After 13 years in power, Benjamin Netanyahu can claim to have remade Israel in his image. Is that a good thing?
Prime Minister Benjamin Netanyahu is pacing the stage at a cyber-conference in Tel Aviv, and he is not happy. For the past seven minutes, he’s been making the case that his policies have launched a booming tech industry in Israel and enabled the tiny country that once fought for its existence to become a security force around the globe. He’s holding his shoulders up and back, a stage tip he got from Sean Connery. His red tie, white shirt and dark suit mirror a certain American President who has emerged as a massive Netanyahu ally.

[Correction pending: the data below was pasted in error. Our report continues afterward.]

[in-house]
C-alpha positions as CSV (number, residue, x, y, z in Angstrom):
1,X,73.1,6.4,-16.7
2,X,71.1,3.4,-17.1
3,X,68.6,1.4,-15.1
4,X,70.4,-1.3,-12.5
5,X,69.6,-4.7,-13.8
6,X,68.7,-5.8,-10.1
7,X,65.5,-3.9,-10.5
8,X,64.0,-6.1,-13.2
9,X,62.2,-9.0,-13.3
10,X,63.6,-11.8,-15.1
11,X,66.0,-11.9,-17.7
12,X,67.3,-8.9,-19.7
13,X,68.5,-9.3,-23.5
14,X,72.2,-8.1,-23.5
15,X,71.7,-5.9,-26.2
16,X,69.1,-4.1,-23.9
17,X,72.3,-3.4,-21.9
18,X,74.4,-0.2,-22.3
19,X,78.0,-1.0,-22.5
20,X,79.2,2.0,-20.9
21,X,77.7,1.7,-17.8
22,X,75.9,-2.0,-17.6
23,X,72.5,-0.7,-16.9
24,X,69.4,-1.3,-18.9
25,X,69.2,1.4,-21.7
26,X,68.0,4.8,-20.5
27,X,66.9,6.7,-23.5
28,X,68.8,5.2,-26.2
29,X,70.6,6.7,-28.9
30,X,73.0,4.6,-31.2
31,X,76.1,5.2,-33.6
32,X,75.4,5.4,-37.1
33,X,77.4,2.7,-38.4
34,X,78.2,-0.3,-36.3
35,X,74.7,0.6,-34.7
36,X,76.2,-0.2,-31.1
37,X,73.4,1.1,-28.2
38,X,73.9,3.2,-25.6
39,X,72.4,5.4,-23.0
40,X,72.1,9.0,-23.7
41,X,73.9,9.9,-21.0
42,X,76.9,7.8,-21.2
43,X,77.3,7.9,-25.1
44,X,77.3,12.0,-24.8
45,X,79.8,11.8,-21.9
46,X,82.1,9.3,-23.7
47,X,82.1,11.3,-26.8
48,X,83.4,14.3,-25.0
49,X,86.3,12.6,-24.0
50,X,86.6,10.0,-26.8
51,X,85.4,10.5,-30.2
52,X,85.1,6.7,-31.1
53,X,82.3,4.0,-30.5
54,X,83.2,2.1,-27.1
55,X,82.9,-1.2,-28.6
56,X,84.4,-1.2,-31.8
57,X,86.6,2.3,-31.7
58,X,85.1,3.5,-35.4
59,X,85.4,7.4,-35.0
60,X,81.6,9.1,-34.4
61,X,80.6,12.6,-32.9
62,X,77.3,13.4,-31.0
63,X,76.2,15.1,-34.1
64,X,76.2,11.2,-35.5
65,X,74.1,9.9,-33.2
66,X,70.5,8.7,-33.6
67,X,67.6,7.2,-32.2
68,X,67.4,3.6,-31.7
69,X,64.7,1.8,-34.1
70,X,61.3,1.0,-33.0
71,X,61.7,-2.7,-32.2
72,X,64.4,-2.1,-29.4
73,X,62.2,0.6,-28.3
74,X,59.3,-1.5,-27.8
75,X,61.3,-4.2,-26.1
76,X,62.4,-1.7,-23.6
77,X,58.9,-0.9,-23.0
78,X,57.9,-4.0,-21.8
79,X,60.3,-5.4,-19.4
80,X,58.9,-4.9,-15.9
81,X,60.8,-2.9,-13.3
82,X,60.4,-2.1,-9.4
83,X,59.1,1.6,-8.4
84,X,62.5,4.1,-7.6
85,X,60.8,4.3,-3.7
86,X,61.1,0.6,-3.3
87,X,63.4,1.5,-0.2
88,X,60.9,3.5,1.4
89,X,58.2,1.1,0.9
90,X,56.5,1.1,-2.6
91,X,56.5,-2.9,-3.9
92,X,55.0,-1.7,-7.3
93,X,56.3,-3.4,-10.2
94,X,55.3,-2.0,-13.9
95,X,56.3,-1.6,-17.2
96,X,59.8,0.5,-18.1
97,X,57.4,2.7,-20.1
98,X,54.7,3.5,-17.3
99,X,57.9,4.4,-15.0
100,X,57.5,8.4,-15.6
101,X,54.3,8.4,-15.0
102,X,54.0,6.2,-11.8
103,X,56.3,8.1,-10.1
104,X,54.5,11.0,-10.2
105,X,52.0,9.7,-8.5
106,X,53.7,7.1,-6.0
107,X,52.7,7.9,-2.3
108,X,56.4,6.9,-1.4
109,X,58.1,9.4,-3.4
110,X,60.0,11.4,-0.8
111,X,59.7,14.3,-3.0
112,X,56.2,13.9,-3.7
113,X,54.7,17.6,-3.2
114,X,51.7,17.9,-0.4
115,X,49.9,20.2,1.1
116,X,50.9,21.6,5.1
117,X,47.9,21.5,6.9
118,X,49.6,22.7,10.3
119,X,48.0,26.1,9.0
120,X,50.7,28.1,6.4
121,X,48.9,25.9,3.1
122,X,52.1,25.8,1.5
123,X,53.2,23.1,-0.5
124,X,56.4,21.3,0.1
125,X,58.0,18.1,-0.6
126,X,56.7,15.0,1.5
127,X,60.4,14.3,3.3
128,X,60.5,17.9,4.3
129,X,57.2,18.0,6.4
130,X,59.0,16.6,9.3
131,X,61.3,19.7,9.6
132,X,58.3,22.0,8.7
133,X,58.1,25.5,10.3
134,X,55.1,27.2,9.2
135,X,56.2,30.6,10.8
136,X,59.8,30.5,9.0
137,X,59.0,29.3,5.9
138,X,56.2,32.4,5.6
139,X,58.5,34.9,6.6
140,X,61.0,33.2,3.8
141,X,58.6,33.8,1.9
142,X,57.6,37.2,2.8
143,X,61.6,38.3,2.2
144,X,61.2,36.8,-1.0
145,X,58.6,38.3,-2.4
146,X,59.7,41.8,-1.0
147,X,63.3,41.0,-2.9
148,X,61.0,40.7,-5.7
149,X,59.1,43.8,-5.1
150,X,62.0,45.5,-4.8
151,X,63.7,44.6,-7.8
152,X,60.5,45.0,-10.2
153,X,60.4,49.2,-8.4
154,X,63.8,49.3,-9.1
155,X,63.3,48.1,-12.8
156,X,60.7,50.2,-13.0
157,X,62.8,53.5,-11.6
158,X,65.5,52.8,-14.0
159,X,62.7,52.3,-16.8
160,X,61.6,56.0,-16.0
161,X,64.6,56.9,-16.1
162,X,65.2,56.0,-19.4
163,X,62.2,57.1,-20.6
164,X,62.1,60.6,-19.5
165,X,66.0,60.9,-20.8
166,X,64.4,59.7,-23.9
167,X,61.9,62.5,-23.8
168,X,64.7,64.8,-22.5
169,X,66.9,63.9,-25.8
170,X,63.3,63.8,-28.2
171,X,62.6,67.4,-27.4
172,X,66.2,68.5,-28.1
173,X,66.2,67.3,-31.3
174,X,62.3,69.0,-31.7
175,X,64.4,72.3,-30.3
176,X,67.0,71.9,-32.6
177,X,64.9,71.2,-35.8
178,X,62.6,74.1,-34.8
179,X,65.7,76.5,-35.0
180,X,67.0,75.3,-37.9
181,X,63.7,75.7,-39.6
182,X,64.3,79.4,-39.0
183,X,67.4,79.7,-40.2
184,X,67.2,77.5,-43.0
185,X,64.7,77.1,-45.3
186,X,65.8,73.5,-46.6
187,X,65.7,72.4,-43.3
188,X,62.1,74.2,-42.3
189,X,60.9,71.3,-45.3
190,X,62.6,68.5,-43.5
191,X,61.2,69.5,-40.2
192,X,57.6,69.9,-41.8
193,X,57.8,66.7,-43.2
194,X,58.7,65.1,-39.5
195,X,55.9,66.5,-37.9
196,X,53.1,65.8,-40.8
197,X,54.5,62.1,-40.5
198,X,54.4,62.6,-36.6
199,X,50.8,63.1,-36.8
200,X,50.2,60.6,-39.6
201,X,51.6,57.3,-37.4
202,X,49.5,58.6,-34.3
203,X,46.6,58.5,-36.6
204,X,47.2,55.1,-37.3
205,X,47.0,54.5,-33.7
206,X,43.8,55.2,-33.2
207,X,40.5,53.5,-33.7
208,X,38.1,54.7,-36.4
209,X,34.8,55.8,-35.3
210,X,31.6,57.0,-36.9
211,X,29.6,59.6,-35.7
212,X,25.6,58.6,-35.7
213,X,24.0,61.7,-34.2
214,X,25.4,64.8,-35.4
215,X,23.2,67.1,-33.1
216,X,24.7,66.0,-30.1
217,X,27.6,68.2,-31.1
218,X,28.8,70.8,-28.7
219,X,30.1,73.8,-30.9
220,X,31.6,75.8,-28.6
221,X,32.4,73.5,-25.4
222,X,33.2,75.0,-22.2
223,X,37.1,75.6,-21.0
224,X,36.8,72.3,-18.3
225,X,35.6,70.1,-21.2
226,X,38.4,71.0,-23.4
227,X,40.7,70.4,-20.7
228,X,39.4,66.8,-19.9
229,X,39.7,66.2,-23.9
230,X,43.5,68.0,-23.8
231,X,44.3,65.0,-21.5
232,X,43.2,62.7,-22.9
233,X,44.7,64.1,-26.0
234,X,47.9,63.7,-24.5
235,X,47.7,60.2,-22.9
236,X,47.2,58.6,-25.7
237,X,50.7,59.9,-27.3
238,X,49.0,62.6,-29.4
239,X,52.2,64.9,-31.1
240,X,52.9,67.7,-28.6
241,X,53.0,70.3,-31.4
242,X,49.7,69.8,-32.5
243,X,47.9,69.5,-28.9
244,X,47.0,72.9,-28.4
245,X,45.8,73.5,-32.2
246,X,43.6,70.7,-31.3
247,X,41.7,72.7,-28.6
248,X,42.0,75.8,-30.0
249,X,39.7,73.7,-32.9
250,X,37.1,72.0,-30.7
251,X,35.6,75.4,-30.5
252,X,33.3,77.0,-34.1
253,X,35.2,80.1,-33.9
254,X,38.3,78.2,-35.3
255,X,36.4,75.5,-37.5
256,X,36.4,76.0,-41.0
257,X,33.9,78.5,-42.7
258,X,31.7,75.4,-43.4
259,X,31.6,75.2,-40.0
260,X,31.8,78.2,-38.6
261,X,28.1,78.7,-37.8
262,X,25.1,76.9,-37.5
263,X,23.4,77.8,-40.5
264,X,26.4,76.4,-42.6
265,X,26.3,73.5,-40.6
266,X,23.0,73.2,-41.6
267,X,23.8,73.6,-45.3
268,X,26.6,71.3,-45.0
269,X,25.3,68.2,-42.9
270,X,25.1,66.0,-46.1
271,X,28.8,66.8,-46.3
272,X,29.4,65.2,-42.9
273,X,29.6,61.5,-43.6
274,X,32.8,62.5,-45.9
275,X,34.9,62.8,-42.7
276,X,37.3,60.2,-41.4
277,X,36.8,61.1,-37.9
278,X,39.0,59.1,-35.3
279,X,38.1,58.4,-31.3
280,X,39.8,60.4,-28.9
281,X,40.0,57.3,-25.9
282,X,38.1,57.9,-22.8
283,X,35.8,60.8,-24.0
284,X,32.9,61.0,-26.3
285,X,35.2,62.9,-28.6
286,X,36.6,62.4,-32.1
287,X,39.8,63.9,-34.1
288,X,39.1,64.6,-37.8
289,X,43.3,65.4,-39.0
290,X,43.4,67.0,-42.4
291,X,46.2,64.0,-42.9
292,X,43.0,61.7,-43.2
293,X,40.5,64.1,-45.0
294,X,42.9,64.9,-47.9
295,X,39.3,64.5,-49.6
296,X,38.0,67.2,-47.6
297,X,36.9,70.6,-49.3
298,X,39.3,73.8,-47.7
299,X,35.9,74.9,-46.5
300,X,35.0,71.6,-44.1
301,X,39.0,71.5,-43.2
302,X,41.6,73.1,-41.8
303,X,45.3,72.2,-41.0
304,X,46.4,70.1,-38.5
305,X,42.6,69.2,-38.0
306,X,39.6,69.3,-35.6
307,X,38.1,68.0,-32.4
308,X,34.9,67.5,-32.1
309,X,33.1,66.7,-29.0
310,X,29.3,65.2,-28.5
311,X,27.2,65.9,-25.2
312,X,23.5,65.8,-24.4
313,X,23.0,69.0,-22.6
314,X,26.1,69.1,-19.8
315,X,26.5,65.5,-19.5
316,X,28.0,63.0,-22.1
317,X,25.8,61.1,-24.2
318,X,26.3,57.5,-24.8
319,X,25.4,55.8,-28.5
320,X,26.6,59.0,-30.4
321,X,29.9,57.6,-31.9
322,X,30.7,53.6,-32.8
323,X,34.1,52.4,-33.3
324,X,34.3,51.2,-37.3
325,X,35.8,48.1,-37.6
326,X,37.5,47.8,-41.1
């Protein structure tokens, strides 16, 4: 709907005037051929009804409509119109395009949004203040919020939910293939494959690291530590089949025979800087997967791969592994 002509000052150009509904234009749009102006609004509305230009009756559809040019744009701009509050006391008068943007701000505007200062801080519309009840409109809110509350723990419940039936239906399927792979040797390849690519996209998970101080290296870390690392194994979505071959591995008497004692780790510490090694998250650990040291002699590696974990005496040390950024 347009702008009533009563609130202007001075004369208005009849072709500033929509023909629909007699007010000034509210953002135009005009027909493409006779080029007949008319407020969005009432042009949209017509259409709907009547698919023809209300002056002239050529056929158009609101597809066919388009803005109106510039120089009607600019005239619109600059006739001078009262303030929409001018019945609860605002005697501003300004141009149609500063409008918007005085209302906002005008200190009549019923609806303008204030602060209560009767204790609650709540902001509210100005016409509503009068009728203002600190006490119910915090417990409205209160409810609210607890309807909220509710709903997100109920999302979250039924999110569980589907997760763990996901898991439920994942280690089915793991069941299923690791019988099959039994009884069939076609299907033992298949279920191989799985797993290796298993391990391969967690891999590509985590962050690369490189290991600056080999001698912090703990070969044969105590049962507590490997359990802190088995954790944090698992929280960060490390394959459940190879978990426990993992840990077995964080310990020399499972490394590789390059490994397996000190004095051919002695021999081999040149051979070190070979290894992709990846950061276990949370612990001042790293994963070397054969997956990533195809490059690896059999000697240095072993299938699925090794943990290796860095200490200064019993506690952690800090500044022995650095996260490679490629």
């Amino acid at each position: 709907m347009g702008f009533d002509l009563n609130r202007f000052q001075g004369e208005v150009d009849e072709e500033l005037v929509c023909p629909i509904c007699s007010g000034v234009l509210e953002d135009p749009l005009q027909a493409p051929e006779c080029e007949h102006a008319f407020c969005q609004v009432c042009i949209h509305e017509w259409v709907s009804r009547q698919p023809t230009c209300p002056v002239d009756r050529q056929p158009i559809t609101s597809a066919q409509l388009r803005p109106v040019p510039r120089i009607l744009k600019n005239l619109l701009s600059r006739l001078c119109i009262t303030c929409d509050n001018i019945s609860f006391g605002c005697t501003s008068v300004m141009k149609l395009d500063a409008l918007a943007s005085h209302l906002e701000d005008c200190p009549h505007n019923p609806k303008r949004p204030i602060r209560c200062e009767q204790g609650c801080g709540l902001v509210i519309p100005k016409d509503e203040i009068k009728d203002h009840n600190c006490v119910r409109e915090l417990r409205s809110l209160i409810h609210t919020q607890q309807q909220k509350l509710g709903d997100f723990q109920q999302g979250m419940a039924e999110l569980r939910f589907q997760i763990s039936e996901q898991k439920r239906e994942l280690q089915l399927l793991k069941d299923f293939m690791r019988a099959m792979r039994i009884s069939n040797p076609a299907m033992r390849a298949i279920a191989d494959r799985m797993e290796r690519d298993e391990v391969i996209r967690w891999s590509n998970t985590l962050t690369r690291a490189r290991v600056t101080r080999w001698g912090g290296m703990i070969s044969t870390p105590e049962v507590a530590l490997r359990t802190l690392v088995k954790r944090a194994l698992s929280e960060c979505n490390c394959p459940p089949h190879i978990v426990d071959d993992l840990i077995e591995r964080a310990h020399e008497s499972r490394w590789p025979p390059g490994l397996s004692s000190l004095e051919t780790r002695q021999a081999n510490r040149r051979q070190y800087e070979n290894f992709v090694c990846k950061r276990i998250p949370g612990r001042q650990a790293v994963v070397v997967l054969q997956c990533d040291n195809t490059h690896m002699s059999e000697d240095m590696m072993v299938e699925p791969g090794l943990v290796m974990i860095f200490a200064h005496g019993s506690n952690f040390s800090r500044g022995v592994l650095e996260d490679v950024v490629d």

But there’s a problem. Graphics on the giant screen behind him keep popping up at the wrong time. “Who’s dealing with the slides? Get that person out of there,” Netanyahu says, with the sweep of an arm. He makes his next point, then orders: “Now show a slide.” Pause. Nothing. “God, I’ve never had this happen before. This will require debriefing.”
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